It was argued at that time (which was just after and then in the middle of world wars and then a cold war) that competition in such a critical service wasn't a good thing. It was also argued, that by giving AT&T a monopoly, America ended up with the best phone service in the world. But in fact, there was no reason America, a rising economic giant, shouldn't have great phone service regardless. And as "The Master Switch" points out, the price that was paid in lack of innovation (AT&T suppressed magnetic tape recording technology back in the 1940's and cellular phone service in the 60's) was not worth the price. America probably threw away at least a twenty year technological lead on the world thanks to AT&T's paranoia of losing control over its customers. Not to mention, decades of needlessly high long distance rates.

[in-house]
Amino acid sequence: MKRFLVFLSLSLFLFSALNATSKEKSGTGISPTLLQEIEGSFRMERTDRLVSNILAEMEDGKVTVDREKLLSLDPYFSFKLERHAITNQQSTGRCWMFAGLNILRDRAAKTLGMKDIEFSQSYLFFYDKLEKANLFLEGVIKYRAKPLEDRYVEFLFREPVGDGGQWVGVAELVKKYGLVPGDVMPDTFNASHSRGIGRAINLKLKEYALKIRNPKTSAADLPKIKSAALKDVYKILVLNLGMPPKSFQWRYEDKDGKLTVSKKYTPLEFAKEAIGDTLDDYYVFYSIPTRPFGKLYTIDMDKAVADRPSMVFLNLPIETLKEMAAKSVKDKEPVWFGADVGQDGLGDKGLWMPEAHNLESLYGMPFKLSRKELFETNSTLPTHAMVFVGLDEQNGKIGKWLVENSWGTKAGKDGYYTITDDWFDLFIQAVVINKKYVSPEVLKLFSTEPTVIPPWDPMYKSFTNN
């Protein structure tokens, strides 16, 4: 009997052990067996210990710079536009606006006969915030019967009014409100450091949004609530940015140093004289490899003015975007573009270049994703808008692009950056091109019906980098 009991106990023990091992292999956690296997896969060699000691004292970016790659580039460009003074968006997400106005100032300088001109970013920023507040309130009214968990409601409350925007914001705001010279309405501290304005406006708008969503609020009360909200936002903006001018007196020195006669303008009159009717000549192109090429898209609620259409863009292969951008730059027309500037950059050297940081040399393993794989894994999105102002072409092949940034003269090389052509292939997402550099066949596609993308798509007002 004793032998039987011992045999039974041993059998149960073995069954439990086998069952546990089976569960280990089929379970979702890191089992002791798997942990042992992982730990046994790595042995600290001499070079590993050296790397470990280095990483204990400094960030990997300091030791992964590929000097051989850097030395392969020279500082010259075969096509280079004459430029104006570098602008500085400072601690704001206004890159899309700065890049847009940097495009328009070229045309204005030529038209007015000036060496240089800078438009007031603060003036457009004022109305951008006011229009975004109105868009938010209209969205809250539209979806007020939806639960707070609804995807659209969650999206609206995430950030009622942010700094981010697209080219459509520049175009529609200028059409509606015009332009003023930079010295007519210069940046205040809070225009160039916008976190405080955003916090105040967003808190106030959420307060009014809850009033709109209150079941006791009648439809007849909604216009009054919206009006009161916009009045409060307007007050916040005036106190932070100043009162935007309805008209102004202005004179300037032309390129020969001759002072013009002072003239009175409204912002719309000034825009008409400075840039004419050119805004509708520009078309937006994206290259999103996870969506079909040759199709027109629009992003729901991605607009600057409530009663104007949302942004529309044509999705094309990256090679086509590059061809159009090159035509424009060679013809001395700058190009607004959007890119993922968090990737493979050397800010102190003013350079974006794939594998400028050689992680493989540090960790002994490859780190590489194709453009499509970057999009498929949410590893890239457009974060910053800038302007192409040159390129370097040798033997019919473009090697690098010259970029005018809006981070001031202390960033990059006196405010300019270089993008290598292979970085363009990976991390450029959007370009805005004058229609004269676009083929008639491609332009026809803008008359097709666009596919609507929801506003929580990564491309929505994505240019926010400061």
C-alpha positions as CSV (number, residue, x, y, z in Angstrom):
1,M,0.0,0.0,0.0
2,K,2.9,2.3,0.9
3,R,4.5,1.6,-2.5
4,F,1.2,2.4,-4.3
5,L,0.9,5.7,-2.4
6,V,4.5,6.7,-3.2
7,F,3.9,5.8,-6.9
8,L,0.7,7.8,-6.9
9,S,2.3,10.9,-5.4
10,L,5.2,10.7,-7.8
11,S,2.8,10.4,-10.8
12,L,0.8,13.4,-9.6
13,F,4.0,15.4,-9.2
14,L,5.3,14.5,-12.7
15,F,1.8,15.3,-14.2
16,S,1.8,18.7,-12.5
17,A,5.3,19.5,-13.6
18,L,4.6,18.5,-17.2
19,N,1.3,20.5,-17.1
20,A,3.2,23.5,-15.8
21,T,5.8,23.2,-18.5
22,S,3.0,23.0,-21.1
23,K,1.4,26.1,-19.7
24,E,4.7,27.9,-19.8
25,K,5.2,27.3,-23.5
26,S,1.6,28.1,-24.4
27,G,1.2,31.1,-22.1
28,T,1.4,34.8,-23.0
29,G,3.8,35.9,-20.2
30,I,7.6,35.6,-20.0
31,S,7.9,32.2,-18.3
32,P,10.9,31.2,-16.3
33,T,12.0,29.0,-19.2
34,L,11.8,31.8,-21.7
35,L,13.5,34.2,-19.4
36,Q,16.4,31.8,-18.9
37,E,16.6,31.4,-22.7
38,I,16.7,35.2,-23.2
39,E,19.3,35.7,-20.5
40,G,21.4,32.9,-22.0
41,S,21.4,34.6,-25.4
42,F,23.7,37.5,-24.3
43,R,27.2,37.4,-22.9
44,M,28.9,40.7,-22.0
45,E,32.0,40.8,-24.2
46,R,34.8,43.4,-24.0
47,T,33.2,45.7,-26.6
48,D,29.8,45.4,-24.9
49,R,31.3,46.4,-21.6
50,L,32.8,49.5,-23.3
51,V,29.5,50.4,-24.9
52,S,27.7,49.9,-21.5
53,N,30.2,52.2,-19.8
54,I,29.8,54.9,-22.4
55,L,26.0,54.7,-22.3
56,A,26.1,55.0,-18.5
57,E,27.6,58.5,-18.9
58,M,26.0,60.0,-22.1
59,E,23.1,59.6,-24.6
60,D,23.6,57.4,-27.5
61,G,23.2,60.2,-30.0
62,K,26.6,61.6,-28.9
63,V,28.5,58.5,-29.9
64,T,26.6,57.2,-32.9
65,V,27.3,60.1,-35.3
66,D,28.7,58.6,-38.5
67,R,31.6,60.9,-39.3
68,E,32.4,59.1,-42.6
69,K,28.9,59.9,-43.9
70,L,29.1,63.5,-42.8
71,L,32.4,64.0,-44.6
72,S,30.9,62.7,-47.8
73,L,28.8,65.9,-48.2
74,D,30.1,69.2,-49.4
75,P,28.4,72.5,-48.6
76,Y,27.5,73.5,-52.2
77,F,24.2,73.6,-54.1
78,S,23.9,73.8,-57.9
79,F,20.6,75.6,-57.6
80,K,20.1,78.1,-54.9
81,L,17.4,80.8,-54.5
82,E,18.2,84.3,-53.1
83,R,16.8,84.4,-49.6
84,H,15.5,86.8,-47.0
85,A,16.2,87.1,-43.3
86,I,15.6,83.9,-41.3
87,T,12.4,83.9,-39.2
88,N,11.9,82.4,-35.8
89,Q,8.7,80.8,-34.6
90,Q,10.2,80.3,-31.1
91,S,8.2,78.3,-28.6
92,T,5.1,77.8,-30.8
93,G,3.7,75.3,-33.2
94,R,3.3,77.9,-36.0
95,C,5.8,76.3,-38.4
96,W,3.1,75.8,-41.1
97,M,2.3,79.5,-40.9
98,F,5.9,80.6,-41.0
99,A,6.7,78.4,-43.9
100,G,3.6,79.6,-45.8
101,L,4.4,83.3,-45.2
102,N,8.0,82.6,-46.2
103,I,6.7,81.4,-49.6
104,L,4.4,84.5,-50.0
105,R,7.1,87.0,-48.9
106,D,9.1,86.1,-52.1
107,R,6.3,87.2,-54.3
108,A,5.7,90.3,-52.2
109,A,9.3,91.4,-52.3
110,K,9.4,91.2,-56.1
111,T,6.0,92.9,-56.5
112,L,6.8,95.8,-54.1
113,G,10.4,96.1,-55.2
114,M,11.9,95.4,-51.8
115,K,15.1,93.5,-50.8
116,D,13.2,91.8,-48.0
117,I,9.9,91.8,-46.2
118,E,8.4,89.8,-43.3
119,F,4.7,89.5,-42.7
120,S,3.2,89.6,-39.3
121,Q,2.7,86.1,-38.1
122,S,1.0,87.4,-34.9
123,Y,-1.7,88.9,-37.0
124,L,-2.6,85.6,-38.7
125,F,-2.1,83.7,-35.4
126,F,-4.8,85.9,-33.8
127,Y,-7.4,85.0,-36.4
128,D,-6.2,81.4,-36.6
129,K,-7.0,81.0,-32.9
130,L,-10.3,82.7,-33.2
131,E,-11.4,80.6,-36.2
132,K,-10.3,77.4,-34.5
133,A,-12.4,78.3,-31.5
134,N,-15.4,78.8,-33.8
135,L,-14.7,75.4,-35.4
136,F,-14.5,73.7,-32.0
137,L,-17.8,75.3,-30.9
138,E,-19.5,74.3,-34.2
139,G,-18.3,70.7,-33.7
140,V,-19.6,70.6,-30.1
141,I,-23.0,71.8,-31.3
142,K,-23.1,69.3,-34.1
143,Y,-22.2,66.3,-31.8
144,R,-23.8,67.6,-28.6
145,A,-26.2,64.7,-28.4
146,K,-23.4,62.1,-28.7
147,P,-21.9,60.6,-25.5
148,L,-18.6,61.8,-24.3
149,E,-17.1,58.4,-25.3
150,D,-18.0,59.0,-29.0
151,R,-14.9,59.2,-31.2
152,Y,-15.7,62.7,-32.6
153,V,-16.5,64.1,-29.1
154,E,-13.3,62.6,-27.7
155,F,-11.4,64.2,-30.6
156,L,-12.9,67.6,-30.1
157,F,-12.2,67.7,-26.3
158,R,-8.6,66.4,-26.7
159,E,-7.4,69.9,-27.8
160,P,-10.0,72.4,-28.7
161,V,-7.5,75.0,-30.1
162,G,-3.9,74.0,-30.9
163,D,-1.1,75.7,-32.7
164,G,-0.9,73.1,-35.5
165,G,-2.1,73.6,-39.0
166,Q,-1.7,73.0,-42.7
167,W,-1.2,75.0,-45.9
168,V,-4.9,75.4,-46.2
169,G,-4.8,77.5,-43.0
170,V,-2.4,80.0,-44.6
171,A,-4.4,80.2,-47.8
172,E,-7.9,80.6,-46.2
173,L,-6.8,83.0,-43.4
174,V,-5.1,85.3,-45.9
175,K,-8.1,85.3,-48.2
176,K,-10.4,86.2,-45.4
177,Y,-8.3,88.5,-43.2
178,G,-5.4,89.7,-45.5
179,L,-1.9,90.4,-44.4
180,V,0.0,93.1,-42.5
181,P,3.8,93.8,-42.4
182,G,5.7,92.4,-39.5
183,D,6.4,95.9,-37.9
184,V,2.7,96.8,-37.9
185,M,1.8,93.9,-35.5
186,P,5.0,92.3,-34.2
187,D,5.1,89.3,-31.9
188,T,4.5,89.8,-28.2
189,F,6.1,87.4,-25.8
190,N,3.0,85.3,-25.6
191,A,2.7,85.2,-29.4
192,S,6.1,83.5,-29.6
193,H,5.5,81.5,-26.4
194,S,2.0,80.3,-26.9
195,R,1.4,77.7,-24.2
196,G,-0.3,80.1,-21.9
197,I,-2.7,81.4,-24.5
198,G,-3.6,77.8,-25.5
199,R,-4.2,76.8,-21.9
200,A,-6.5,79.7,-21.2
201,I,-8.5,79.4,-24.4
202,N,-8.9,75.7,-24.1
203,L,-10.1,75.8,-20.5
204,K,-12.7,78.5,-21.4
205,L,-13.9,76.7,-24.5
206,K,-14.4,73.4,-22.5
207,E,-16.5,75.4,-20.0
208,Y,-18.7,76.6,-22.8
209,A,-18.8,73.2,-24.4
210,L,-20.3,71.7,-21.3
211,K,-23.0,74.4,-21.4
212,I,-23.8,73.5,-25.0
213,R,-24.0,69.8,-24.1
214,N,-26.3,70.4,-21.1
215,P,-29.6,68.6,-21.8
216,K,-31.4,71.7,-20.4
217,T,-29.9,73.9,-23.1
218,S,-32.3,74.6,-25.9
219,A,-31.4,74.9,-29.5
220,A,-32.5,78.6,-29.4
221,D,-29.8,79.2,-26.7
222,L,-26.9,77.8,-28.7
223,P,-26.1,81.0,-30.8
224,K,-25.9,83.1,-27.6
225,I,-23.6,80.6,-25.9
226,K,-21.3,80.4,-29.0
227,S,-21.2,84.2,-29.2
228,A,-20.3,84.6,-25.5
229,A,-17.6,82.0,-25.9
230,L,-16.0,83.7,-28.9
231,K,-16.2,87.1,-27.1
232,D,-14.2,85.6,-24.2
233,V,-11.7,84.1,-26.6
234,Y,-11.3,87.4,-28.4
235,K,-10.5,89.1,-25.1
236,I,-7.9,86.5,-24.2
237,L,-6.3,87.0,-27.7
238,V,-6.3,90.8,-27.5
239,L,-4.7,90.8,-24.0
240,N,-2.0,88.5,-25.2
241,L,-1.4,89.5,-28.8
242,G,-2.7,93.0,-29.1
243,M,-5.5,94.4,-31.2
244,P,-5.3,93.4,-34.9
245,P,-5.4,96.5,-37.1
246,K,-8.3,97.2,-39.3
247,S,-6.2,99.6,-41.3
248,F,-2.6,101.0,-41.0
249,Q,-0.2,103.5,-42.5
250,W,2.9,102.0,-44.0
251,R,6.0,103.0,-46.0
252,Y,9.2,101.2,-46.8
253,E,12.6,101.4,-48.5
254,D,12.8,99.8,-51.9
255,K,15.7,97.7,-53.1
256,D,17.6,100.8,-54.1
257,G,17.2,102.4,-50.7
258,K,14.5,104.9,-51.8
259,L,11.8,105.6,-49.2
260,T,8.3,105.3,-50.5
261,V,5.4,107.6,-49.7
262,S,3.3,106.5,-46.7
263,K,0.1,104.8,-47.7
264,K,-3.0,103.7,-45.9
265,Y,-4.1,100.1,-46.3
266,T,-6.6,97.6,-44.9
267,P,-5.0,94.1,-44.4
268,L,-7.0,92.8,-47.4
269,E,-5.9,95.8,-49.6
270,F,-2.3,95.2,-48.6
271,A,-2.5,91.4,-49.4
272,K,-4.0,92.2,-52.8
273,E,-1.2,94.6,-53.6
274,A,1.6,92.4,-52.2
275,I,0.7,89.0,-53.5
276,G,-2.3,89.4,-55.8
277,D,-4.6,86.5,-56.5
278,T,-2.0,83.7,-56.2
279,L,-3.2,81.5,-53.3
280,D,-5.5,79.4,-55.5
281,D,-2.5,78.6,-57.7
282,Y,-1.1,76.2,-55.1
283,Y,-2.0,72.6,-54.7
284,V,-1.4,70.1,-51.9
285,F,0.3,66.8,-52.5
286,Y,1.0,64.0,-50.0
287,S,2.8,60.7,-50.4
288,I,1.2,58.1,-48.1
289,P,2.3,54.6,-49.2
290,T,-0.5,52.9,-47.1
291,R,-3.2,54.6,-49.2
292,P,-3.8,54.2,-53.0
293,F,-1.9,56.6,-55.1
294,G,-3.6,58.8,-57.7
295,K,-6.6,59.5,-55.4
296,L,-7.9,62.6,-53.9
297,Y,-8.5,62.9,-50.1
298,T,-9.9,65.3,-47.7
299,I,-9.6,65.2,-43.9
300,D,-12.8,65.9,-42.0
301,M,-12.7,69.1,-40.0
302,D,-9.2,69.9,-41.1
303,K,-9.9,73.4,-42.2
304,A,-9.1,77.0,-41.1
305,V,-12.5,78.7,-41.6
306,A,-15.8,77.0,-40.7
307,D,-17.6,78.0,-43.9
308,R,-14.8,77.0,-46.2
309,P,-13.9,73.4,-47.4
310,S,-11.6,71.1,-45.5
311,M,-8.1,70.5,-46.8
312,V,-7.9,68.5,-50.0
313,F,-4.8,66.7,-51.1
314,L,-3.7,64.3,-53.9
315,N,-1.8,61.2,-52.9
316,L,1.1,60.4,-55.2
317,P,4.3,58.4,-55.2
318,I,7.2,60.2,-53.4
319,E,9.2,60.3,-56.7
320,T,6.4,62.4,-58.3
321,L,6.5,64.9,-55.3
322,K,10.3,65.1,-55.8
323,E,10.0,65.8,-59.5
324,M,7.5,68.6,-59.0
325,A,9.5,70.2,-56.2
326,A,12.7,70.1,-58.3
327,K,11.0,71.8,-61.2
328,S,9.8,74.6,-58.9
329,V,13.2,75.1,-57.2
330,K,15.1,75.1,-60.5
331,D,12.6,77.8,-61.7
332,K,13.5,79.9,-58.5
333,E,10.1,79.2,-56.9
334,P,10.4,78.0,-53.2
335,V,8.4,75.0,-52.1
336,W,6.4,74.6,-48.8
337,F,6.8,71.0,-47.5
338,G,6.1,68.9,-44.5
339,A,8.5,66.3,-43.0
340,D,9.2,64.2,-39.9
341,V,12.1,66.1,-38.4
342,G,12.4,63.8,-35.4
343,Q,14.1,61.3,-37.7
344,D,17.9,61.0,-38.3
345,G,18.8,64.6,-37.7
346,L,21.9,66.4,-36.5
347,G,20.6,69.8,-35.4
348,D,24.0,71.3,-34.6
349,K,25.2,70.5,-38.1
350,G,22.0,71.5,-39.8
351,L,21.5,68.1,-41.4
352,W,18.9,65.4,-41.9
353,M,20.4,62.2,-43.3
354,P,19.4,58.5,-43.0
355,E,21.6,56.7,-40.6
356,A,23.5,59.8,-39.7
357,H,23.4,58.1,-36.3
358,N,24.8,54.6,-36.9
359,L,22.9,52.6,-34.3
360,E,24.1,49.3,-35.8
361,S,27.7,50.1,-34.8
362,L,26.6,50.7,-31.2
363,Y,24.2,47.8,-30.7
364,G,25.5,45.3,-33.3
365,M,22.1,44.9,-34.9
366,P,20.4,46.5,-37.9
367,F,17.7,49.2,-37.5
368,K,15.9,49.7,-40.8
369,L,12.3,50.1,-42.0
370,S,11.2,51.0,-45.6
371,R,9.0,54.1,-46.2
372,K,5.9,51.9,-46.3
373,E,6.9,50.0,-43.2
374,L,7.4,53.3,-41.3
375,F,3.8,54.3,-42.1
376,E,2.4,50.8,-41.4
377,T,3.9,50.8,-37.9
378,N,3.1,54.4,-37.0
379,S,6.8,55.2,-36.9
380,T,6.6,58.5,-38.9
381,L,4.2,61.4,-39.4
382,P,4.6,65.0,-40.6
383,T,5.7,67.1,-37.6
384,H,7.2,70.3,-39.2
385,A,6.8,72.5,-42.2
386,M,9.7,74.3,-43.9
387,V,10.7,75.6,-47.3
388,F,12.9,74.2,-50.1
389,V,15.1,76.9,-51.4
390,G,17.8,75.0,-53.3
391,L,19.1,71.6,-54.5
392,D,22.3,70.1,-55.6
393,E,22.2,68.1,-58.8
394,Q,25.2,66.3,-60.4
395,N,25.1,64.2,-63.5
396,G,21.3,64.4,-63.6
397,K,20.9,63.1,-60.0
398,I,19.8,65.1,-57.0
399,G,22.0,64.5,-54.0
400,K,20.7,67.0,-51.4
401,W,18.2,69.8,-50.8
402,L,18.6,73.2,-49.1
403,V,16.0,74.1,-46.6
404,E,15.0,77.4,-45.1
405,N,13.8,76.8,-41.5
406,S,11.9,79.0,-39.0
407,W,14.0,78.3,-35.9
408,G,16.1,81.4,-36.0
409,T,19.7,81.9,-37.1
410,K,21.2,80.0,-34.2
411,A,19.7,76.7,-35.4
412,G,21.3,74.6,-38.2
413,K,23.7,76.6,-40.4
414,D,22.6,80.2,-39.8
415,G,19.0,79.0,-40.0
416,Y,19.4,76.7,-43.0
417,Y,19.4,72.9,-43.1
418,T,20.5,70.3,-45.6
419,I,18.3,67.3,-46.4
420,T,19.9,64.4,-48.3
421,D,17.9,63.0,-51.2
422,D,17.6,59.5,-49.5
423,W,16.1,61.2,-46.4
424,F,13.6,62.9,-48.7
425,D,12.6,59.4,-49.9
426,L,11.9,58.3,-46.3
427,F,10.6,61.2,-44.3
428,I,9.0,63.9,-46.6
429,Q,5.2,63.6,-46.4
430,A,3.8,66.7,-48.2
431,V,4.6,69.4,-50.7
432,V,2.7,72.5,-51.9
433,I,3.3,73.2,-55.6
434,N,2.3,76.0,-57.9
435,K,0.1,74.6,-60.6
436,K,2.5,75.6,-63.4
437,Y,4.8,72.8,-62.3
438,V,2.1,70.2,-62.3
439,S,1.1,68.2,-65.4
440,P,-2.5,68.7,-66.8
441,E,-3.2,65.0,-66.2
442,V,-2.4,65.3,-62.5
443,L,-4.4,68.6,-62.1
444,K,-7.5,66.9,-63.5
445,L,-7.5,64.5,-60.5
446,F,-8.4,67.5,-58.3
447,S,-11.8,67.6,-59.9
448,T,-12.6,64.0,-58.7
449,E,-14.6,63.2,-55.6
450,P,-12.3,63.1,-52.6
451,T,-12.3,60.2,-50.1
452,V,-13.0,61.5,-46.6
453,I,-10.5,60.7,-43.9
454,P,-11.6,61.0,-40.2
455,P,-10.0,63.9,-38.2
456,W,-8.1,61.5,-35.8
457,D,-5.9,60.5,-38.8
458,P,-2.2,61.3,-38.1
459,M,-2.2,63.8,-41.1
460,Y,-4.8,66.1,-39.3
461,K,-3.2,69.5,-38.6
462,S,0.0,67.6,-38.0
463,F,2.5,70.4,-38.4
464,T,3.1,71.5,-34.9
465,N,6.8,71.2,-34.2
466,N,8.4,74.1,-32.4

But even with a legal monopoly, AT&T's position as the gate keeper for all American communications became increasingly threatened by not only changes in technology, which allowed numerous ways to get around their control, but also by their own heavy handed (i.e. illegal) business practices. There is no such thing as a benevolent dictatorship, because new and stronger enemies will always surface that must be crushed. Satellites and microwave transmissions provided ways around AT&T's control of land lines, and the rise of the computer created powerful technology rivals. By the 1960's AT&T's illegal business practices in maintaining it's monopoly control were so egregious that it was just a question of time before it had to be reined in. Though it took another twenty years of court action, the Federal government finally forced it to break up into pieces in 1984. Such an ironic date.